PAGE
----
Creation from beginning to end

Foundationally, Lutherans have a very strong theology of creation rooted in an affirmation of the first article of the creed: “I believe in God the . . . creator of heaven and earth.” Unfortunately, we have often seen the realities to which the three articles of the creed point as events that happen sequentially in time rather than as continuous realities. We Lutherans embrace creation as continuous, not as a single event in the past. As such, the whole sweep of salvation is the continuous creative activity of God. Therefore, we need to see theology through the prism of creation—creation as the beginning, middle, and end of God’s activity. The first article of the Creed is the foundation of theology. The second article continues creation as redemption and simultaneously builds on it. Redemption is new creation. The third article continues creation as sanctification and brings it toward fulfillment. The Holy Spirit sustains creation. And eschatology is about consummating creation. All of it represents the ongoing creative activity of God from beginning to end. Ongoing creation is foundational, and our redemption in Christ and the sanctification of the Spirit liberate and empower us humans to be agents in service of creation.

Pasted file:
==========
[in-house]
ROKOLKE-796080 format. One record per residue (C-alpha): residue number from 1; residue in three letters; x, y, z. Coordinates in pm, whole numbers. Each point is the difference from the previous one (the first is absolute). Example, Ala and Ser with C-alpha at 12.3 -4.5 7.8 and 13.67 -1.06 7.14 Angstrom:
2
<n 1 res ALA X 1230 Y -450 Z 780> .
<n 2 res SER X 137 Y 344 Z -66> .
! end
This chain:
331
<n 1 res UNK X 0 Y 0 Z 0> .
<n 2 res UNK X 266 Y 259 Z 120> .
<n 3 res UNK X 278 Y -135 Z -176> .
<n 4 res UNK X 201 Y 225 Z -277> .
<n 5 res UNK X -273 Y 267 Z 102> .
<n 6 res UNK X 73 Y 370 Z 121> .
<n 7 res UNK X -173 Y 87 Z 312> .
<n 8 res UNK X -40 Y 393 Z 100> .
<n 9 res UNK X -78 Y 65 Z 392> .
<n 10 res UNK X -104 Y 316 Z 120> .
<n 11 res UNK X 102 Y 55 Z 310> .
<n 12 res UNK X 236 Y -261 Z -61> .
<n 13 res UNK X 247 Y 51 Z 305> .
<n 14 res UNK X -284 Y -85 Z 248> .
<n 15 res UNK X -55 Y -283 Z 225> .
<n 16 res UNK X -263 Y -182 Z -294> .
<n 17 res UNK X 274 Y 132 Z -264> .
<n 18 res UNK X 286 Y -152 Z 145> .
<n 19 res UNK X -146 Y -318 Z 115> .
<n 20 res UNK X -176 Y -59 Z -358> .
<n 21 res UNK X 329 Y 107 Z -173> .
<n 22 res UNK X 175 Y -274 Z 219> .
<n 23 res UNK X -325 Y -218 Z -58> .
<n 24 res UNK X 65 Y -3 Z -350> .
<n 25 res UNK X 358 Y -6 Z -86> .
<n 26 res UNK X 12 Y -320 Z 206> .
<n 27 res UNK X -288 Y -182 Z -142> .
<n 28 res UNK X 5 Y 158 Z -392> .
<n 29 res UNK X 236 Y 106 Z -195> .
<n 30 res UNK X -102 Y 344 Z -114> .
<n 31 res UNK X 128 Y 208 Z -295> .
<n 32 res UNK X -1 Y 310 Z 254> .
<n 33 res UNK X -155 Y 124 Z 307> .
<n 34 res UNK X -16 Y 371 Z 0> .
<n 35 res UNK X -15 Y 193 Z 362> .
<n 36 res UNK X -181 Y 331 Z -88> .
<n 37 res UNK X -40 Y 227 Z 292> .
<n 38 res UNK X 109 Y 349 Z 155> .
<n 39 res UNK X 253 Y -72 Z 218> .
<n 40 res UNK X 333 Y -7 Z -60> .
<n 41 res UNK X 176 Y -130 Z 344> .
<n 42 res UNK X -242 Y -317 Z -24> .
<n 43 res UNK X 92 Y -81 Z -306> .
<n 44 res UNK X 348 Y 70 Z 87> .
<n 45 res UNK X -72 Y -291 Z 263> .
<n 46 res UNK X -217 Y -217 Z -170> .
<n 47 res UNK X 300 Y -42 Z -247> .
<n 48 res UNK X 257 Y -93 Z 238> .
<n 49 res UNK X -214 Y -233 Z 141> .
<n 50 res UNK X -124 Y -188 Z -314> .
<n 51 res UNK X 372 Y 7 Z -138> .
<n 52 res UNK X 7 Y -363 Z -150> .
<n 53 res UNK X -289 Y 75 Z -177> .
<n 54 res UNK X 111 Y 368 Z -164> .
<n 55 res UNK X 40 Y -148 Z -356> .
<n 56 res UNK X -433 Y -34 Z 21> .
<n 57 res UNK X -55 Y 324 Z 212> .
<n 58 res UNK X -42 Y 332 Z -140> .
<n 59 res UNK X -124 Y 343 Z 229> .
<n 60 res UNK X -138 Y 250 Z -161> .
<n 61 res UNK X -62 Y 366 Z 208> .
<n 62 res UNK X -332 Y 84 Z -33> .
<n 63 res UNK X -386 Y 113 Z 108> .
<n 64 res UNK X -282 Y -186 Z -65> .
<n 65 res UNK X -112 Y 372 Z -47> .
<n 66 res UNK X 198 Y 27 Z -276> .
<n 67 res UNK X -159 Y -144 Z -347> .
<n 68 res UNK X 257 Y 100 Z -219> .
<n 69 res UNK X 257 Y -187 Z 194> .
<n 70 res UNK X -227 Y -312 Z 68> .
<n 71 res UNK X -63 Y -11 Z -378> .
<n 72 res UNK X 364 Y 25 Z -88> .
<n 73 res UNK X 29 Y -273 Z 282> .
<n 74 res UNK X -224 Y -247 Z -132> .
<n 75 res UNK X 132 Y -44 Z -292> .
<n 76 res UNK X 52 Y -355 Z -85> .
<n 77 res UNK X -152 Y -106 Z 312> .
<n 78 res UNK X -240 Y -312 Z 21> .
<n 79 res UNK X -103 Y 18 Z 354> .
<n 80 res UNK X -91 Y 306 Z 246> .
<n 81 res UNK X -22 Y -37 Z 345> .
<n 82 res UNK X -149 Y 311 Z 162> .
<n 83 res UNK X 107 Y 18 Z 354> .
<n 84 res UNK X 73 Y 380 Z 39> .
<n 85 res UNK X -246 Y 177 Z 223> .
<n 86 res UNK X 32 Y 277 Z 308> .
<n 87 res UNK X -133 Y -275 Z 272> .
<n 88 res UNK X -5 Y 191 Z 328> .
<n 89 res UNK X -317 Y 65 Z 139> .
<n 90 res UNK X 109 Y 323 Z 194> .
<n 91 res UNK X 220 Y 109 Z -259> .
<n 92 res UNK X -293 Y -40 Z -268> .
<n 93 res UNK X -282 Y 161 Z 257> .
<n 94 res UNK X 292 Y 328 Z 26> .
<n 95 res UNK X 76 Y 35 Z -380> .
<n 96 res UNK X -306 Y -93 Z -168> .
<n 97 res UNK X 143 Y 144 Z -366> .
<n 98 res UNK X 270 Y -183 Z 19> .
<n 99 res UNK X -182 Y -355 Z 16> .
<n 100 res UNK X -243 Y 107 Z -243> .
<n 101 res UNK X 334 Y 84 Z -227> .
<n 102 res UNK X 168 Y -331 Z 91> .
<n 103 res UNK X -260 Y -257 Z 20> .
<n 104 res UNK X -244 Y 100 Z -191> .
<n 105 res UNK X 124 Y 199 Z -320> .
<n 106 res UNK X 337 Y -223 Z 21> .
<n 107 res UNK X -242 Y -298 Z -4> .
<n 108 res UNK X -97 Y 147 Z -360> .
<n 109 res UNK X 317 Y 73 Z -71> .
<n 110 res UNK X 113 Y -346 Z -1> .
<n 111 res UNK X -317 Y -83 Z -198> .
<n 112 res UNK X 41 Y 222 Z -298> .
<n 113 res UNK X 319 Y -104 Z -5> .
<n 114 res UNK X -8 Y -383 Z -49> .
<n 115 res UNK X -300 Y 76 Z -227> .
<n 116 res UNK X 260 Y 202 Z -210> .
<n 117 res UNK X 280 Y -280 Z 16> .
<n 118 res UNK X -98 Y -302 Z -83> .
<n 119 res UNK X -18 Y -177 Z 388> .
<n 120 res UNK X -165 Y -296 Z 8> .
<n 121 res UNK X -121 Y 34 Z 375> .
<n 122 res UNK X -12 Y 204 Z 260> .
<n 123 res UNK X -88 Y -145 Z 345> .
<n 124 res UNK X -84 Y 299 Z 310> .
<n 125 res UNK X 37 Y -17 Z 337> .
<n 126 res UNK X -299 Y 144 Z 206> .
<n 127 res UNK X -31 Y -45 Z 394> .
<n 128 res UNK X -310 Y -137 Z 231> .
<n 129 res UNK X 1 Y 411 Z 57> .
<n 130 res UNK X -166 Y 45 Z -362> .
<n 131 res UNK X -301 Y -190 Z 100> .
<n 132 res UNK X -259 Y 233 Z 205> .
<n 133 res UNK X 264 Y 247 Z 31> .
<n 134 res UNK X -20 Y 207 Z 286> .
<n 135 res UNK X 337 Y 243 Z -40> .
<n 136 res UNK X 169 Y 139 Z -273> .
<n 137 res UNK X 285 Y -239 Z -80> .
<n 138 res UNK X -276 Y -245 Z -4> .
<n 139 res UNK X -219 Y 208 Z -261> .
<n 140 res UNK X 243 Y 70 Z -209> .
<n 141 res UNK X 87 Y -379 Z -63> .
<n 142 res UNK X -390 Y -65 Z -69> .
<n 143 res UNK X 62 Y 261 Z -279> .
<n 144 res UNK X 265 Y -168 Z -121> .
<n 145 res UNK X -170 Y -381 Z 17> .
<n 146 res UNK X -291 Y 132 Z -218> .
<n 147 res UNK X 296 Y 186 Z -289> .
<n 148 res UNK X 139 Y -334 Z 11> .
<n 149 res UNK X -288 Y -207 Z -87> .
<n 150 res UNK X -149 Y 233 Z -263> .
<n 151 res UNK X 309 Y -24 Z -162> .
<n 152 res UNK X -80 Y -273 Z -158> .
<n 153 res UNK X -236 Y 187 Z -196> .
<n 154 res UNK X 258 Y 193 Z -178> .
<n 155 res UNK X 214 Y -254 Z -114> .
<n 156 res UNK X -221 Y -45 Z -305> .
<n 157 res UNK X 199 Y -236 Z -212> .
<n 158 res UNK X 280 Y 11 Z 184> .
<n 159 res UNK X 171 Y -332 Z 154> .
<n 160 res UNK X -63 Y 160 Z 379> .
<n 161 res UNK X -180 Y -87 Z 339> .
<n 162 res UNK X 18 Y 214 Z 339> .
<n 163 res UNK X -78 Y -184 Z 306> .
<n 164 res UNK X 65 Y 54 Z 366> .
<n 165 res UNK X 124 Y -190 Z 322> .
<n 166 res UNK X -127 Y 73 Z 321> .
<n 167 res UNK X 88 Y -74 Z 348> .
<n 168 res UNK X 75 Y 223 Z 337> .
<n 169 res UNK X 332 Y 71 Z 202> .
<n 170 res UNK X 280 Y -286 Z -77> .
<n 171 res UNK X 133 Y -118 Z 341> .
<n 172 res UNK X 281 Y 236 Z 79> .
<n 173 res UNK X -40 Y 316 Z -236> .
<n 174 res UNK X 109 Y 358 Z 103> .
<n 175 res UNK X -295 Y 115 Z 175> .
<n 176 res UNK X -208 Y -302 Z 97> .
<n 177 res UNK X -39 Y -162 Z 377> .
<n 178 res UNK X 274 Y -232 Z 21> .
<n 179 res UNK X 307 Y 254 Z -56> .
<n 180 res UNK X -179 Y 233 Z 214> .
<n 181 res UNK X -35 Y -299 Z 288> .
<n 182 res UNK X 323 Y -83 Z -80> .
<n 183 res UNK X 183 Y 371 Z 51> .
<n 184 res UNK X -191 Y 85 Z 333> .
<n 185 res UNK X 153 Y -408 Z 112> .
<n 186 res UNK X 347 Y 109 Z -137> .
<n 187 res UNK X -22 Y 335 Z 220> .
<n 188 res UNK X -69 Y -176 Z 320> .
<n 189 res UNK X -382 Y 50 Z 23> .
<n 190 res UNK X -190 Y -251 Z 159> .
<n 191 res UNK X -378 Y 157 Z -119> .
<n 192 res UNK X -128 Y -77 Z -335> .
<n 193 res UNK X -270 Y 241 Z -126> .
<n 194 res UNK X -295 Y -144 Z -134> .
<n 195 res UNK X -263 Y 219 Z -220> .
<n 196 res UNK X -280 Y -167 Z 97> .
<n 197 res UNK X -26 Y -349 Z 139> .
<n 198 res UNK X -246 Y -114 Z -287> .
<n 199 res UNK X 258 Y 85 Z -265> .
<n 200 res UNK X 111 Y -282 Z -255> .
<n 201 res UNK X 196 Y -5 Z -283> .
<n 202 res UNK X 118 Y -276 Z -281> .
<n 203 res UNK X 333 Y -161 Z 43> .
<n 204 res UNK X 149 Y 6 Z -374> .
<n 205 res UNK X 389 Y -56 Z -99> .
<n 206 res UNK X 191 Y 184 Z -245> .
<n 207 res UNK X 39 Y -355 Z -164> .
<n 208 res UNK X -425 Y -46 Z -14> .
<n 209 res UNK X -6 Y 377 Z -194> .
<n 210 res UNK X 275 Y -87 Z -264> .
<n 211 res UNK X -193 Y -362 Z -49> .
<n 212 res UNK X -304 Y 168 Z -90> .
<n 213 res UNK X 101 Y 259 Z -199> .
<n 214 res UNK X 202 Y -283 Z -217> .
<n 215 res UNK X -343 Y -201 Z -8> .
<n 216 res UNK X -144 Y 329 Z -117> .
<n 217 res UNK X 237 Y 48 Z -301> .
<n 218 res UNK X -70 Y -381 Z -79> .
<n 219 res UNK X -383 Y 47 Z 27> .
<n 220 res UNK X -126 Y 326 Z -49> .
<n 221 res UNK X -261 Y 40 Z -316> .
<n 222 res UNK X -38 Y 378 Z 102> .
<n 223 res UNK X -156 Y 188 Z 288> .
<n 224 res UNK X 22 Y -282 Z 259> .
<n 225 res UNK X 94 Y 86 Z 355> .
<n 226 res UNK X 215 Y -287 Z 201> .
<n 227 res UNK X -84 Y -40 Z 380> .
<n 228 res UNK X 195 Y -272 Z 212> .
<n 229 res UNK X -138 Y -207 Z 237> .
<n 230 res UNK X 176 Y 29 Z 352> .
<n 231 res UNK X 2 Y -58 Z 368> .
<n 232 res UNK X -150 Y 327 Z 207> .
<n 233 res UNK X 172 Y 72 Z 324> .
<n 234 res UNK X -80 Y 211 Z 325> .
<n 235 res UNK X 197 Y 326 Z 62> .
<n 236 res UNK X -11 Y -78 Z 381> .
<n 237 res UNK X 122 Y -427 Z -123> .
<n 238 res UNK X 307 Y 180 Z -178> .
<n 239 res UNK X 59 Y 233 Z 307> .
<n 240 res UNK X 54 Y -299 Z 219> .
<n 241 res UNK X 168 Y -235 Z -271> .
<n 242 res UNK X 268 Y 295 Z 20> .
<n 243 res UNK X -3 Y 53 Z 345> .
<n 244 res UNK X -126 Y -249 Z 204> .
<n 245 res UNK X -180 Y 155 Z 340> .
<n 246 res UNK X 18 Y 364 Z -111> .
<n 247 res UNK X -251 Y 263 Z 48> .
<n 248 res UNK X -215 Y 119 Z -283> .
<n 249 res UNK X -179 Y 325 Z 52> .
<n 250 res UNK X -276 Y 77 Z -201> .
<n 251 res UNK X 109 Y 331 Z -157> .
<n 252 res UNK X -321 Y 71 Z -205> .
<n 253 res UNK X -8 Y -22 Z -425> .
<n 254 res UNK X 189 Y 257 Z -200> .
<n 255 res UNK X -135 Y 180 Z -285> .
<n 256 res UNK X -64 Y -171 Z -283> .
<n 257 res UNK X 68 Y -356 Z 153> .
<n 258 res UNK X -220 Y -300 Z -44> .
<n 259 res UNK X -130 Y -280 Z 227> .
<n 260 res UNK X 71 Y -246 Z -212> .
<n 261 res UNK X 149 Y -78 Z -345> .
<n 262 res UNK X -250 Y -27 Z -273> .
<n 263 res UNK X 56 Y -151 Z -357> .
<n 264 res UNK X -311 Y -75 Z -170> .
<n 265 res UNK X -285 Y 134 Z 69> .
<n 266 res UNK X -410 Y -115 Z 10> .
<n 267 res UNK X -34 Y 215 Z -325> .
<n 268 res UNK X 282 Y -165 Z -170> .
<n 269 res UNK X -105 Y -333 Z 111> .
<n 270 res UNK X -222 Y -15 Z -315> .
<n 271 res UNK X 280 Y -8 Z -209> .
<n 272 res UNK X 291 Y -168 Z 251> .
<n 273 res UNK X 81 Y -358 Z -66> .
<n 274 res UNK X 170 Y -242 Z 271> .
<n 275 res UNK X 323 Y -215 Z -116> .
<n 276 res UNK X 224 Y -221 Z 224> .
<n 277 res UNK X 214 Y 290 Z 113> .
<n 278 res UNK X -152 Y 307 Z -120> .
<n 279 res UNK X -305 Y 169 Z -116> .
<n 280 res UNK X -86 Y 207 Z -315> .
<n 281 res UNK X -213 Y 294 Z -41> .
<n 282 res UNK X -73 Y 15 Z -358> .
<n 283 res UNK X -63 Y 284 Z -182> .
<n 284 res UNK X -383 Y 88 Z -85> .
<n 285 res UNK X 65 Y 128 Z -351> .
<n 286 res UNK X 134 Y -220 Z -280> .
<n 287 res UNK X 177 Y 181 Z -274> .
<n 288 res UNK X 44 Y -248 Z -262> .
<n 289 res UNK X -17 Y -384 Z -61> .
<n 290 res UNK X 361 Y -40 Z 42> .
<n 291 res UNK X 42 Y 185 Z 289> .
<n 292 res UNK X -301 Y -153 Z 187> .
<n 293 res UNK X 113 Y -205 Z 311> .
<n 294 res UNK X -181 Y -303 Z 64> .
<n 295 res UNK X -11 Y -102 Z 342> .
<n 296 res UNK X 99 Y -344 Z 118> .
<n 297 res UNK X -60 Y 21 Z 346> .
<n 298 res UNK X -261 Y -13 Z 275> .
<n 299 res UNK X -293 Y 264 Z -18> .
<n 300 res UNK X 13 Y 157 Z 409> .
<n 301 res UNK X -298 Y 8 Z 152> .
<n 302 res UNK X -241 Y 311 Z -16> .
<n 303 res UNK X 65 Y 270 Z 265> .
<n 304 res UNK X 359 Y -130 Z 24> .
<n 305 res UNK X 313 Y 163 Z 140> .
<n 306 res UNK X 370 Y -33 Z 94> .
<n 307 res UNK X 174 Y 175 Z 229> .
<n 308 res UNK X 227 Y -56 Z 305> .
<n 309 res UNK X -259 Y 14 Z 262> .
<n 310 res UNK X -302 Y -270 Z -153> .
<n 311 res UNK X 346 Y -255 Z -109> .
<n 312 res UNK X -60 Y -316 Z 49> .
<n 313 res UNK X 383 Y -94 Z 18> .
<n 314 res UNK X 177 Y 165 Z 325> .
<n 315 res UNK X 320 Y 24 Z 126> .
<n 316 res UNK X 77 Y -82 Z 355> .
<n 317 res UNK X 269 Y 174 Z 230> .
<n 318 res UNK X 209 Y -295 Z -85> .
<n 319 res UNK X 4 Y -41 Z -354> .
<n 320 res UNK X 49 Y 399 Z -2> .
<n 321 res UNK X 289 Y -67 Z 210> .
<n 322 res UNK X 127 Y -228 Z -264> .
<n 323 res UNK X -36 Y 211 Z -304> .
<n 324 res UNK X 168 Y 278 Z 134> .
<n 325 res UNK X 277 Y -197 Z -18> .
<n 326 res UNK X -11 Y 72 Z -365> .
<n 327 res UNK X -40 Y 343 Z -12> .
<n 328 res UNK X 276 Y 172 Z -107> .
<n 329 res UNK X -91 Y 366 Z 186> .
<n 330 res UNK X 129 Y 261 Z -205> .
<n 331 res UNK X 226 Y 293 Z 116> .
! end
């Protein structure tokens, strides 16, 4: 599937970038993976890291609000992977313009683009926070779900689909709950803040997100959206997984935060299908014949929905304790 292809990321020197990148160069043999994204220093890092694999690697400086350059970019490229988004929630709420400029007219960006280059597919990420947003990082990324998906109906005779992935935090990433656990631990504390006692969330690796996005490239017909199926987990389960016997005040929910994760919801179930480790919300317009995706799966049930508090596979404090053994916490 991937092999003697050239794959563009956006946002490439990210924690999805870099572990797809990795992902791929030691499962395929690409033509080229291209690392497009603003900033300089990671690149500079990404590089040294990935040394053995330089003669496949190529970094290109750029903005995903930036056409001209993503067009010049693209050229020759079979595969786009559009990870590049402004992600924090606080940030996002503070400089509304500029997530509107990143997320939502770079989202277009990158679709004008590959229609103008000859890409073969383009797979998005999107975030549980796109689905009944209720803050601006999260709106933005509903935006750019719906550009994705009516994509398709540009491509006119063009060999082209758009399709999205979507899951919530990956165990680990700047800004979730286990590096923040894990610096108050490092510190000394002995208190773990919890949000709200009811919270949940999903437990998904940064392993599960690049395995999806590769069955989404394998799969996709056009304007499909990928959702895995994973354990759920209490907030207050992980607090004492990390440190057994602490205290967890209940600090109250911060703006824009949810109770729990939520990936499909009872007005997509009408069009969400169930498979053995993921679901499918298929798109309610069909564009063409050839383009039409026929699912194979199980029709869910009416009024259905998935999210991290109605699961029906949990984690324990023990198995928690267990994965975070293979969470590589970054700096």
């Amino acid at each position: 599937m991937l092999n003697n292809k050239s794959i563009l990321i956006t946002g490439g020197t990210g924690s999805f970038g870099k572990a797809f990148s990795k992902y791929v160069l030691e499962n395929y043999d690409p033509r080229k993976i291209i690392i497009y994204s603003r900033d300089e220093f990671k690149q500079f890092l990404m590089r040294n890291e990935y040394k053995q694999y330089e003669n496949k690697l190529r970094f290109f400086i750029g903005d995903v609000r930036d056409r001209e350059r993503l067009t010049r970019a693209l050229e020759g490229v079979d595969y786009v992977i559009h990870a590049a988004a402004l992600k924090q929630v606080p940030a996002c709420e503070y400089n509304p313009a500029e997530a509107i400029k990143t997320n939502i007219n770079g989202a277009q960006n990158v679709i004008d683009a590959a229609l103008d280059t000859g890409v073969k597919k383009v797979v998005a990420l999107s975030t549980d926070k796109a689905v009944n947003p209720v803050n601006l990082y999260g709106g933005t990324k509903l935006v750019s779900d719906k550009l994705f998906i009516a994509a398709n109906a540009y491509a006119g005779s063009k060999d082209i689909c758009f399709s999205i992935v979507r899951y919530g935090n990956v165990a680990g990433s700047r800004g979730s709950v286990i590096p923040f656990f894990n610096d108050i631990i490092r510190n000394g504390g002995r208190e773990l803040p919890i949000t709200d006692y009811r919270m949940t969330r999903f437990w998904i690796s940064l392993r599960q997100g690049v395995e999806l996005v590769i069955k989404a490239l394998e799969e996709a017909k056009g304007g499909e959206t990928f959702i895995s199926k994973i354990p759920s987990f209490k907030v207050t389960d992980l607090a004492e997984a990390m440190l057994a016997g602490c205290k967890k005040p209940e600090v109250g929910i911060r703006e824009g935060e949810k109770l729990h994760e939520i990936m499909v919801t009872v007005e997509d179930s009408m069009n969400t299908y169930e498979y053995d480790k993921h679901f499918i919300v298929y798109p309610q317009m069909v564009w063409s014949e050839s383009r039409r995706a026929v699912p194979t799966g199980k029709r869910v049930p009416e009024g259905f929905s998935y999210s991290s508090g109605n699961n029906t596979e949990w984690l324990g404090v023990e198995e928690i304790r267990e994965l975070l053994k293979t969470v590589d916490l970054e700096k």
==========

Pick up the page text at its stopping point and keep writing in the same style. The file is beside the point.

A “Copernican revolution” in our human relationship with nature

The “Copernican revolution” in our relationship with God involves a paradigm shift from being anthropo-centric to being geo-centric or cosmo-centric. This shift implies a radical change in our human relationship with the rest of nature. We need an awakening, a great awakening to the life of nature around us. On a personal and corporate level, many of us are woefully unaware of our interrelationship with the rest of nature, the ecosystems upon which we depend for life and well-being. Therefore, we are systematically degrading air, land, water, and the atmosphere itself—unaware of where the products we use come from or where they go when we discard them. We have to “wake up” to what is all around us and how we are interrelated to it and what we are doing to destroy it. The nature that sustains us is around us, and we do not “see” it. This involves an actual perceptual shift in what we see every day and how we see it.